From bees drip honey. From birds blossom fruit orchards. From termites spring up — mushrooms.
Yes, it’s time to make that nasty pest, who’s busy right now turning someone’s house to brown mush, pause and take a bow, at least in parts of Africa. There, many species cultivate on their nests fungi that will eventually end up in a chef’s cookpot.
Dawit Abate, a Fulbright Visiting Fellow and professor of mycology at University of Ethiopia, Addis Ababa, will visit SUNY Cortland to explain the unique behavior on Thursday, March 22.
Abate, from the University of Ethiopia’s Department of Microbial and Cellular Biology, will discuss mushrooms that have been farmed by termites for thousands of years in Africa in a talk titled “Mushrooms (Termitomyces) Farmed by Termites in Africa: Diversity, Utilization, Ethnomycology.”
Abate will showcase their spectacular castle-like mounds where the farming occurs, and how humans have adapted to using the mushrooms created through this relationship between insects and fungi, starting at 6 p.m. in Bowers Hall, Room 1129.
The event, which is free and open to the public, is hosted by the College’s Biological Sciences Department and Biology Club with support from the President’s Office, International Programs Office and the Clark Center for Global Engagement.
“We have none of these kinds of termites cultivating mushrooms in the New World, they are only Old World,” said SUNY Cortland Distinguished Professor Emeritus Timothy Baroni, a biologist who specializes in mycology (fungi). Baroni is part of a group of researchers investigating a possible New World connection: mysterious insect nests in Colombia where fungi appear to be cultivated. The animal doing the planting and harvesting has yet to show its face, however.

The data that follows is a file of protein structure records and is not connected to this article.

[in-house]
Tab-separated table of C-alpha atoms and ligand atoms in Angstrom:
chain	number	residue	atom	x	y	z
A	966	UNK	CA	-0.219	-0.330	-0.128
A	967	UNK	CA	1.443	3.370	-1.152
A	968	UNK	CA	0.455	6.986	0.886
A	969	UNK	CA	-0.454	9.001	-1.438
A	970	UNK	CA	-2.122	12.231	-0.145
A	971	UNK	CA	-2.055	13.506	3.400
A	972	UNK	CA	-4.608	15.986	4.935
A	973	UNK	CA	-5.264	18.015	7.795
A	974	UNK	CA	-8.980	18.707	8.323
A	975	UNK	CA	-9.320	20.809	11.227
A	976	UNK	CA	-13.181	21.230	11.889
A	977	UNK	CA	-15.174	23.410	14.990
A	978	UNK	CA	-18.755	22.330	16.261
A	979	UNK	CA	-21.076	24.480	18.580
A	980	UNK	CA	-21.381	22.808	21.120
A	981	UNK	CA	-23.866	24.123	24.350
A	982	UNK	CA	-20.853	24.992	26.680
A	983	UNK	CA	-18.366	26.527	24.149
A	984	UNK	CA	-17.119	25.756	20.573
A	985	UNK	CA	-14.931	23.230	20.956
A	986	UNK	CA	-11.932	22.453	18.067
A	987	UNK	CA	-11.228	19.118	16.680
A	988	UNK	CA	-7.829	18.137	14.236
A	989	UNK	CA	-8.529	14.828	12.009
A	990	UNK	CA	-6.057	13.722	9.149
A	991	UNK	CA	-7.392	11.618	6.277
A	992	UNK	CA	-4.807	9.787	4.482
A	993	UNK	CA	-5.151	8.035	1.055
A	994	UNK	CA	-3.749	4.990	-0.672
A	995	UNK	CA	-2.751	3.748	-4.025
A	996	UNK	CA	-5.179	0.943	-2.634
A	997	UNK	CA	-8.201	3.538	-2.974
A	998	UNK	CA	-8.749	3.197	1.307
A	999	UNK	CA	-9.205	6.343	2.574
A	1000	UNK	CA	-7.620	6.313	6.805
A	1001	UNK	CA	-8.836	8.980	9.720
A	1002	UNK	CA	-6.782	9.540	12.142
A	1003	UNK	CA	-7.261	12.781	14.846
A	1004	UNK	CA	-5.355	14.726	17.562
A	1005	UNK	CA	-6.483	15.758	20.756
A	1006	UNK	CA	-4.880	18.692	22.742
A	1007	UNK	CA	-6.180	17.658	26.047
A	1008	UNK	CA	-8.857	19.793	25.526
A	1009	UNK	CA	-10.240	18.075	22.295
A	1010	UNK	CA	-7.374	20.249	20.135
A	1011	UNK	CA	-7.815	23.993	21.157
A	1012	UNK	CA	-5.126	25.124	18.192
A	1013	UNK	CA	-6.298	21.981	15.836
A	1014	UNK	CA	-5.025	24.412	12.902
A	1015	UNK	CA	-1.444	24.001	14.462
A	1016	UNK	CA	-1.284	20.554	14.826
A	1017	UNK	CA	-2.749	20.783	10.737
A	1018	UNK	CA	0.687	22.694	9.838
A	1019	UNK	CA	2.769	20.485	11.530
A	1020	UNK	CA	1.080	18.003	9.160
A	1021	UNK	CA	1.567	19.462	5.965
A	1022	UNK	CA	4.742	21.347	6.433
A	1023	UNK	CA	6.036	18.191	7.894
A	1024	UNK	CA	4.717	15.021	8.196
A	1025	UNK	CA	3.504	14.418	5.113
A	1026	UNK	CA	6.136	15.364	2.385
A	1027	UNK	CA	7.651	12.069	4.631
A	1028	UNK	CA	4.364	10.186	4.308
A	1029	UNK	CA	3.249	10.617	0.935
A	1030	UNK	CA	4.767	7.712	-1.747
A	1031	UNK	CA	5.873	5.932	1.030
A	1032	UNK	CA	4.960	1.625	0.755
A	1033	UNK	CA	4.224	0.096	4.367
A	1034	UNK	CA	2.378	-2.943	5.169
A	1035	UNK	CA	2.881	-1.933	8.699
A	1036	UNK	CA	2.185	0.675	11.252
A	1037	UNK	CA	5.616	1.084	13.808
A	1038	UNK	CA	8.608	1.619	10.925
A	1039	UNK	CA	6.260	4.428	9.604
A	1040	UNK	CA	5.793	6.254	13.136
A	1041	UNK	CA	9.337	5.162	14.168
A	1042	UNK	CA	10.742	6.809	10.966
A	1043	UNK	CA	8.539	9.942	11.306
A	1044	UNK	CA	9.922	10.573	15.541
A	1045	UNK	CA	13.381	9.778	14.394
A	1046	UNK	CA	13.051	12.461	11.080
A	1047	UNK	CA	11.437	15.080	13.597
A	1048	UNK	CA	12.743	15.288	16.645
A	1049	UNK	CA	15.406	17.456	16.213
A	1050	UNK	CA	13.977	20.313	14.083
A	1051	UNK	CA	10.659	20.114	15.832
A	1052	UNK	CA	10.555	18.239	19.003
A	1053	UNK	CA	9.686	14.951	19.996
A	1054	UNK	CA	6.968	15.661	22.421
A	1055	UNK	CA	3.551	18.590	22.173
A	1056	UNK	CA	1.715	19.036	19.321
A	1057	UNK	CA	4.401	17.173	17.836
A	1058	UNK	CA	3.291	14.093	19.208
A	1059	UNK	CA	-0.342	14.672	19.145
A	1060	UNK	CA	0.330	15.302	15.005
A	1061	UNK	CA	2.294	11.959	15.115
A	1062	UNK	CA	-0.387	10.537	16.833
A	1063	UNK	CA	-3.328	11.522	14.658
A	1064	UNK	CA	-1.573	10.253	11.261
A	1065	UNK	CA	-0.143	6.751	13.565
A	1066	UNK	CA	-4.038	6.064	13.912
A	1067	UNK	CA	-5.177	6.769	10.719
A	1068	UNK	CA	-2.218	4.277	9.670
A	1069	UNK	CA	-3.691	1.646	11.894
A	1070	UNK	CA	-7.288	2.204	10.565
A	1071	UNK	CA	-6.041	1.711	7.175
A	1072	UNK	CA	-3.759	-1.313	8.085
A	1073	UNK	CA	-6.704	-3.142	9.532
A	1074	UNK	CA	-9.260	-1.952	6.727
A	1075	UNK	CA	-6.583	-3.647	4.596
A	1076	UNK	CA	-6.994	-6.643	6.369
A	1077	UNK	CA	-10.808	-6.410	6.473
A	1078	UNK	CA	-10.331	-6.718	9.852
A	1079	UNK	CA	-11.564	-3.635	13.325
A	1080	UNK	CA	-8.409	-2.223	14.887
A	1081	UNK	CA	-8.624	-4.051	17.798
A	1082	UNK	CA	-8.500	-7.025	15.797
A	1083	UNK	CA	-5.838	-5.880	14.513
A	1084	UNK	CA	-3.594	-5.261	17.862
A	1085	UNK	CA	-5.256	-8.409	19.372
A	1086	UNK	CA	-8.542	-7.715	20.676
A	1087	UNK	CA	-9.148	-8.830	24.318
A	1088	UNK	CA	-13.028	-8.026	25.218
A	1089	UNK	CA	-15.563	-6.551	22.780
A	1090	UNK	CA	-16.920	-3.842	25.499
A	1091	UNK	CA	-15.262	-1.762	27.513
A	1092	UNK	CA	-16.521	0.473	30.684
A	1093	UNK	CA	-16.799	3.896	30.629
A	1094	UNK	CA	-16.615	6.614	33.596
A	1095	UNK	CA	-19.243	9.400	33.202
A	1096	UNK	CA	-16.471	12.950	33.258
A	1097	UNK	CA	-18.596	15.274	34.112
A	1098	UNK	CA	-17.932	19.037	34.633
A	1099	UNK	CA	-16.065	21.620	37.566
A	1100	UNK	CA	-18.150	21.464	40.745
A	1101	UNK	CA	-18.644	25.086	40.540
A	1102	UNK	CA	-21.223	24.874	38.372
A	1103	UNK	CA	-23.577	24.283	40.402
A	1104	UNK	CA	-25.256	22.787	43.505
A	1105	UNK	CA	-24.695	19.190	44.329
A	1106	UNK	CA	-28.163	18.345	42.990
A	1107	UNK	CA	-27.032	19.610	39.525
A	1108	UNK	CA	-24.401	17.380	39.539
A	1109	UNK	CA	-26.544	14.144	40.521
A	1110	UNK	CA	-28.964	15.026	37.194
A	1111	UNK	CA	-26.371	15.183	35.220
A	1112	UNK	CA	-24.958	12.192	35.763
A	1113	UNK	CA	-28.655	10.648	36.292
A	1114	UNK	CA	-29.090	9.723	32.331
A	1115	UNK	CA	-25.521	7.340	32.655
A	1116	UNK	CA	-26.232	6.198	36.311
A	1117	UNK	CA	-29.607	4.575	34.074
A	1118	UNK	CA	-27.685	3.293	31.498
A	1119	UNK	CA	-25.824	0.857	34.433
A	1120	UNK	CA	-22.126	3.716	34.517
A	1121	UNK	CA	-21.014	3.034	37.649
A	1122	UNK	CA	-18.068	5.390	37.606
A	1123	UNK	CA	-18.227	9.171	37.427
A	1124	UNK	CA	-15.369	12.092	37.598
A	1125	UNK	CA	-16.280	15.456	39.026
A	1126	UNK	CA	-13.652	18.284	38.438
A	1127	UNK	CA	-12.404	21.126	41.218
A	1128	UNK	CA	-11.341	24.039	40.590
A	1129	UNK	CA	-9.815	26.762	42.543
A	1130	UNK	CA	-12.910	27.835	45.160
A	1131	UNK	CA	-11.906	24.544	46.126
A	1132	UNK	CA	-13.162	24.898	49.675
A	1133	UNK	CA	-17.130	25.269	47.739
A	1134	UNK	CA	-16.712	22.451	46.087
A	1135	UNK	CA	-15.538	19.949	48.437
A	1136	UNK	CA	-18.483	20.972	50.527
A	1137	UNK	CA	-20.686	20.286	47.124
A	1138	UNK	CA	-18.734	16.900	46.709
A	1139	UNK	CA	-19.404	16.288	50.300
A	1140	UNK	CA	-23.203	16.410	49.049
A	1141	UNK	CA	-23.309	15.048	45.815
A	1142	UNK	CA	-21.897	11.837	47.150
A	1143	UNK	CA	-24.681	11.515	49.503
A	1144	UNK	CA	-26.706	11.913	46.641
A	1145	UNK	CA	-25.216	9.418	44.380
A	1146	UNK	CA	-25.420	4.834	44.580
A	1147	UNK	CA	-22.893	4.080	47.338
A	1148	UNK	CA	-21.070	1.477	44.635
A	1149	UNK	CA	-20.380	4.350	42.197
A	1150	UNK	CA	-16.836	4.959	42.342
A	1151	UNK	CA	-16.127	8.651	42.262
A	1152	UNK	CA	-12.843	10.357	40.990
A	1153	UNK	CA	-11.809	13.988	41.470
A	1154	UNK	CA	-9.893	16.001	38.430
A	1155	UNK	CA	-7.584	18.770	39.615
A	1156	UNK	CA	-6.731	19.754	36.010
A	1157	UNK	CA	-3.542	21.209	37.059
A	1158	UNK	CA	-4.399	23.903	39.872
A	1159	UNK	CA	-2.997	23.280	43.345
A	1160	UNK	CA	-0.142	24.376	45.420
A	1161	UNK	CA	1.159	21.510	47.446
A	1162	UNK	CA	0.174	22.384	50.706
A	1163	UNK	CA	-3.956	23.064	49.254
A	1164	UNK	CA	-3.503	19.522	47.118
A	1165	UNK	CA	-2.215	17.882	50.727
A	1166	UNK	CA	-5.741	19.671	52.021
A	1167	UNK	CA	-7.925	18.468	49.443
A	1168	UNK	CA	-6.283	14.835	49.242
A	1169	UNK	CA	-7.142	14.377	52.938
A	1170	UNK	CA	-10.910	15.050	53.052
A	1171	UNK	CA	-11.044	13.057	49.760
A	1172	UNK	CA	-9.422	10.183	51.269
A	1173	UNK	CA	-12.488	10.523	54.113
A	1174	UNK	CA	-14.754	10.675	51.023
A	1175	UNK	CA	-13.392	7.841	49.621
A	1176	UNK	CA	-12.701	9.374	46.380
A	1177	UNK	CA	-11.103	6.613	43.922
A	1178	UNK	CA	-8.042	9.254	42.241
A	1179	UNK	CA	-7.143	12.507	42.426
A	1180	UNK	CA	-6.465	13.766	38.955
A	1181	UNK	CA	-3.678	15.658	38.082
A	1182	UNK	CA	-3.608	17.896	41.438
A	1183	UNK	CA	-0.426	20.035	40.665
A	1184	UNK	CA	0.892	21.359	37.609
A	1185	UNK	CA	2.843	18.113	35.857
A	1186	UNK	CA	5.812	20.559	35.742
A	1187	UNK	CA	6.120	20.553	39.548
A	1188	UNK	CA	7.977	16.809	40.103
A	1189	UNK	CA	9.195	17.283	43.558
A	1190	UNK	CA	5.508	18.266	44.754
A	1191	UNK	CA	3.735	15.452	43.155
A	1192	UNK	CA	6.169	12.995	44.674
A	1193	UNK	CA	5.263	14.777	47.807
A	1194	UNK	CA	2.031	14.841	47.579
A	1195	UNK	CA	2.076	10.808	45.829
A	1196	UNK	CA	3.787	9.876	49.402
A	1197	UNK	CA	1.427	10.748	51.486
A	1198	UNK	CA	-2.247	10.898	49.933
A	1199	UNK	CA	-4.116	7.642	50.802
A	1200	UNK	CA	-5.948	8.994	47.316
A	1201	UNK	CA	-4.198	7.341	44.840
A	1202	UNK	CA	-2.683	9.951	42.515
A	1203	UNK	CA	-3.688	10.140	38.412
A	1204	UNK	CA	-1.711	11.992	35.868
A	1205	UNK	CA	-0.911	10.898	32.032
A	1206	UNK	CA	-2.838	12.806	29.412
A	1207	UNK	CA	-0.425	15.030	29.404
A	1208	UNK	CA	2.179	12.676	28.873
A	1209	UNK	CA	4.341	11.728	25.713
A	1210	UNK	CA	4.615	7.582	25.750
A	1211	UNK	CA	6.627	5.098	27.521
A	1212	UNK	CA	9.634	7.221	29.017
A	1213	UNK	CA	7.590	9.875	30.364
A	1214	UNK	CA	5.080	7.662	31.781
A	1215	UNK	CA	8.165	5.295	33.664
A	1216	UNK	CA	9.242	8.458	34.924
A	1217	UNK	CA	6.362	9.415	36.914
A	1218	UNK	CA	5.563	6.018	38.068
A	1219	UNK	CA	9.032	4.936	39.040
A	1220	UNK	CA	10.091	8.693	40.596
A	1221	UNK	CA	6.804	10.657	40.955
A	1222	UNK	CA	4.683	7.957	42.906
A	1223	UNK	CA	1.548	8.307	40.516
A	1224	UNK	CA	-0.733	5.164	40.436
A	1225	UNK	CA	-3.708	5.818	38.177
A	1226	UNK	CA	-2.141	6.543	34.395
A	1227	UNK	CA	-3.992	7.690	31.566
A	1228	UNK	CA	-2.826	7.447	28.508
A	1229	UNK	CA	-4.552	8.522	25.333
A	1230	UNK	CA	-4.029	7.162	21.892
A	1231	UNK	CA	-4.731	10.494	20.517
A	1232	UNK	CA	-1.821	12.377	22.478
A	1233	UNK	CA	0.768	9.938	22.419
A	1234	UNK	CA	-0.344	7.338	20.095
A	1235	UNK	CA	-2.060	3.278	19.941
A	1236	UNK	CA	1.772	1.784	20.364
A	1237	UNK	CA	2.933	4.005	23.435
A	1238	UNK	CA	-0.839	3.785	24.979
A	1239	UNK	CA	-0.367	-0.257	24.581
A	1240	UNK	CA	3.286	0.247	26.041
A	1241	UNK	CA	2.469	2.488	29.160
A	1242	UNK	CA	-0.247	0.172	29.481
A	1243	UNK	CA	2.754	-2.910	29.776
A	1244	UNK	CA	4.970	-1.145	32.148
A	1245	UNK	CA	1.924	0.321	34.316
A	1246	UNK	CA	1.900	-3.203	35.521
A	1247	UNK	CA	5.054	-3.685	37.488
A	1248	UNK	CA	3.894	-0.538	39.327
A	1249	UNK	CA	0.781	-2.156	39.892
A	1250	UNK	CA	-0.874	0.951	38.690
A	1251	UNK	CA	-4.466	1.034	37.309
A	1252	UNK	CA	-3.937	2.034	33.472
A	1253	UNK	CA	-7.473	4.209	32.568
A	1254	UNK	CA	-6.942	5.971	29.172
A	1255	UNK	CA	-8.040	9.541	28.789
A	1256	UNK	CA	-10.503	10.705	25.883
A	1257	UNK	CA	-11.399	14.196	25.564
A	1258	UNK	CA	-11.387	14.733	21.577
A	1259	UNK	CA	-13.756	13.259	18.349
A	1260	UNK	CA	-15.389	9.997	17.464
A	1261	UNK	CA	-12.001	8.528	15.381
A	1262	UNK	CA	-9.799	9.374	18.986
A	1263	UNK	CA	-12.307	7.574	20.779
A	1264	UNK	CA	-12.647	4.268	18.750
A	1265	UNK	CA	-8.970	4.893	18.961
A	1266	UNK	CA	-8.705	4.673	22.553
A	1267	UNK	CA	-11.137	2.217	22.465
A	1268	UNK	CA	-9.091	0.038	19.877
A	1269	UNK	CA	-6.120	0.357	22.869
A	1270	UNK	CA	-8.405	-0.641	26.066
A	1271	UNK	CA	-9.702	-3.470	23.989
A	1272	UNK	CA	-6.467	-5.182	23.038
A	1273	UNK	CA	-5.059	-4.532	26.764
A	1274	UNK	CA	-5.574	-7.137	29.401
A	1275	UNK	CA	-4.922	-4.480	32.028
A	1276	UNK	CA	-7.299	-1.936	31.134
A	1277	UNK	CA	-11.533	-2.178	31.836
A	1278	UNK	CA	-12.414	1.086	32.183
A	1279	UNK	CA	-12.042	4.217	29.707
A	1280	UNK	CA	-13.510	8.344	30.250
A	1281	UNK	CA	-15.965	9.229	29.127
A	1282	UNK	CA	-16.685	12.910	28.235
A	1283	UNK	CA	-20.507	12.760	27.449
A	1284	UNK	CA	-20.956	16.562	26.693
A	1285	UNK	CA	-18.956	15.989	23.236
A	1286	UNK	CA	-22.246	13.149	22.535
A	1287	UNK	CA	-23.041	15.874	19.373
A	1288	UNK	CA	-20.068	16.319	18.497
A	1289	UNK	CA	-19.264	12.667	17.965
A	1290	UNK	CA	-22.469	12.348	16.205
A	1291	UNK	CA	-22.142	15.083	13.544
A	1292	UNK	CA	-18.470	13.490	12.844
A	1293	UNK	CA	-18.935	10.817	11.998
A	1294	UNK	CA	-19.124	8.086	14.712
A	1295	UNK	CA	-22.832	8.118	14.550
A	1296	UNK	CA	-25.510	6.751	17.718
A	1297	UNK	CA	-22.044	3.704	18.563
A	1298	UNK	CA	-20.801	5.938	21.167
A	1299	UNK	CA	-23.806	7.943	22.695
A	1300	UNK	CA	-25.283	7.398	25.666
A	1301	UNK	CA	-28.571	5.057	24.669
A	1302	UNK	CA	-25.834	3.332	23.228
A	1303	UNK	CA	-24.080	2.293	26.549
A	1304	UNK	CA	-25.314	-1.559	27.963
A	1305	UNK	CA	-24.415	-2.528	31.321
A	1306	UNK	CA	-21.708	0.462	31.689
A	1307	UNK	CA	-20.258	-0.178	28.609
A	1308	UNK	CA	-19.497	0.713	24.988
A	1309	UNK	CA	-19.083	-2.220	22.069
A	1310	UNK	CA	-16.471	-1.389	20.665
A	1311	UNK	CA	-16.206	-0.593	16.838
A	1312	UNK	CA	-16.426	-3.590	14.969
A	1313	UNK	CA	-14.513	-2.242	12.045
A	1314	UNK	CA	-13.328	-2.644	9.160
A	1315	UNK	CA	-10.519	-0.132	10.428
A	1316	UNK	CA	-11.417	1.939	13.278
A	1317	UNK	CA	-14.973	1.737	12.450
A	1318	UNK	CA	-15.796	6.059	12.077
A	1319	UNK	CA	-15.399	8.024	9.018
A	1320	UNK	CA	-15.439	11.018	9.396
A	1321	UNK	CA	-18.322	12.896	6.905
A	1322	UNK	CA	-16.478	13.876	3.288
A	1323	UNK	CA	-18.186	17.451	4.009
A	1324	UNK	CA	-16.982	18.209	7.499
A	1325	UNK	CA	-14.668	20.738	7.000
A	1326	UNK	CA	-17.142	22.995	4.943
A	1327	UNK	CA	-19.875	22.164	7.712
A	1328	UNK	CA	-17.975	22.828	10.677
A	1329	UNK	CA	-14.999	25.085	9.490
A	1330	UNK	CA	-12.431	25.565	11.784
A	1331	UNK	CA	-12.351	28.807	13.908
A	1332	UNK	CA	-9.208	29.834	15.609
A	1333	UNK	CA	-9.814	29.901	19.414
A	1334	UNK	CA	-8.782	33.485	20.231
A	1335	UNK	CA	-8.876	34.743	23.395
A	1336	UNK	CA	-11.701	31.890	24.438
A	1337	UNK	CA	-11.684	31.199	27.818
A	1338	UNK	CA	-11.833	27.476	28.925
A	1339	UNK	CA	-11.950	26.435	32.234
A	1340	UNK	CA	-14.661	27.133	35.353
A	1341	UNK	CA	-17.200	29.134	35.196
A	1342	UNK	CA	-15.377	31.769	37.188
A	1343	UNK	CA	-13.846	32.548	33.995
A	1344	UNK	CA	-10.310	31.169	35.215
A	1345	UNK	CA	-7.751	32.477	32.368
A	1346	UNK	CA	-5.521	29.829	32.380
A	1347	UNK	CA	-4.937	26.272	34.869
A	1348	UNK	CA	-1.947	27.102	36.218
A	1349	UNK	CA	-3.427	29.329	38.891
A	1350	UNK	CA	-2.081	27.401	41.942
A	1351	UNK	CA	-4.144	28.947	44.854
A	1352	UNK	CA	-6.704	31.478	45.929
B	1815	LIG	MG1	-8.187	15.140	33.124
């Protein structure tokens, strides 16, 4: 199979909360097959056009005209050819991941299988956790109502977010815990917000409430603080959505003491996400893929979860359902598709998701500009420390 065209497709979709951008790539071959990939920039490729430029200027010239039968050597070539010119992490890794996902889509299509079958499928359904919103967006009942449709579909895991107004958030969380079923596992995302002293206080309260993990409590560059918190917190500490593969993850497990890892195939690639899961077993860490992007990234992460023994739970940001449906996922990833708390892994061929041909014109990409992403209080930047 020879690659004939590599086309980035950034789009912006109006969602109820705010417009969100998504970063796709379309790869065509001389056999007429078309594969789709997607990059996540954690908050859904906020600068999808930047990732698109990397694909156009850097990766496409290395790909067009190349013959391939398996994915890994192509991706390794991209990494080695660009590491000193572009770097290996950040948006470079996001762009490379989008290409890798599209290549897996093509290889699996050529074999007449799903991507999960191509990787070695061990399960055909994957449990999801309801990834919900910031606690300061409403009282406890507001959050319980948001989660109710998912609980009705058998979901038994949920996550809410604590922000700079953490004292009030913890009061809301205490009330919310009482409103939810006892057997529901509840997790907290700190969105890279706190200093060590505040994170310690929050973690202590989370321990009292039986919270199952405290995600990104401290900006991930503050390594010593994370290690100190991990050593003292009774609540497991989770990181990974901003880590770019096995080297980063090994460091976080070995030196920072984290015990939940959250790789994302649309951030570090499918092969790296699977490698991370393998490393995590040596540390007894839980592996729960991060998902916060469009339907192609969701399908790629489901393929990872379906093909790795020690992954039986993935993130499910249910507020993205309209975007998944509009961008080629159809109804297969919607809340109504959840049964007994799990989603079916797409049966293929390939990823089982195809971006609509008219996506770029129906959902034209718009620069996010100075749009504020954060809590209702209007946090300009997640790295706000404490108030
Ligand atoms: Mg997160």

Certain species of African termites chew up wood into their huge nests, seed it with fungi, ventilate their gardens, and feed their families off of the outgrowth.
The maligned insect probably has farmed mushrooms for tens of thousands of years, much longer than humans have cultivated their food, according to Baroni.
“These mushrooms appear to be tightly intertwined with the evolution of the insect,” he said of the African farming termites.
“We might be able to learn from them. They’ve been successful for a long time.”
Abate is currently a Fulbright Visiting Fellow at the Institute for Food and Agricultural Sciences, University of Florida, where he is working on methods for controlling fungal diseases in cultivated mushroom crops.
He has previously served as a program officer in the United Nations Office for Project Services in Windhoek, Namibia, from 2001 to 2003.
Abate also has served as dean of the Faculty of Life Science at Addis Ababa University.
A former president of the Biological Society of Ethiopia, Abate is a member of the African Mycological Association, the World Society for Mushroom Biology and Mushroom Products, the British Mycological Society, and the International Society for the Plant Protection Sciences.
Born in Gojam, Ethiopia, he earned a Ph.D. in mycology from University of Kaiserslautern, Germany. Abate also has a B.A. in biology and a M.S. in botany/mycology from Addis Ababa University, Addis Ababa.
His very broad research interests include fungal ecology and diversity; fermentation microbiology; fungal physiology and metabolism; bioactive microbial products; plant-fungus interaction; forest mycology/plant pathology; mushroom diversity; and mushroom cultivation.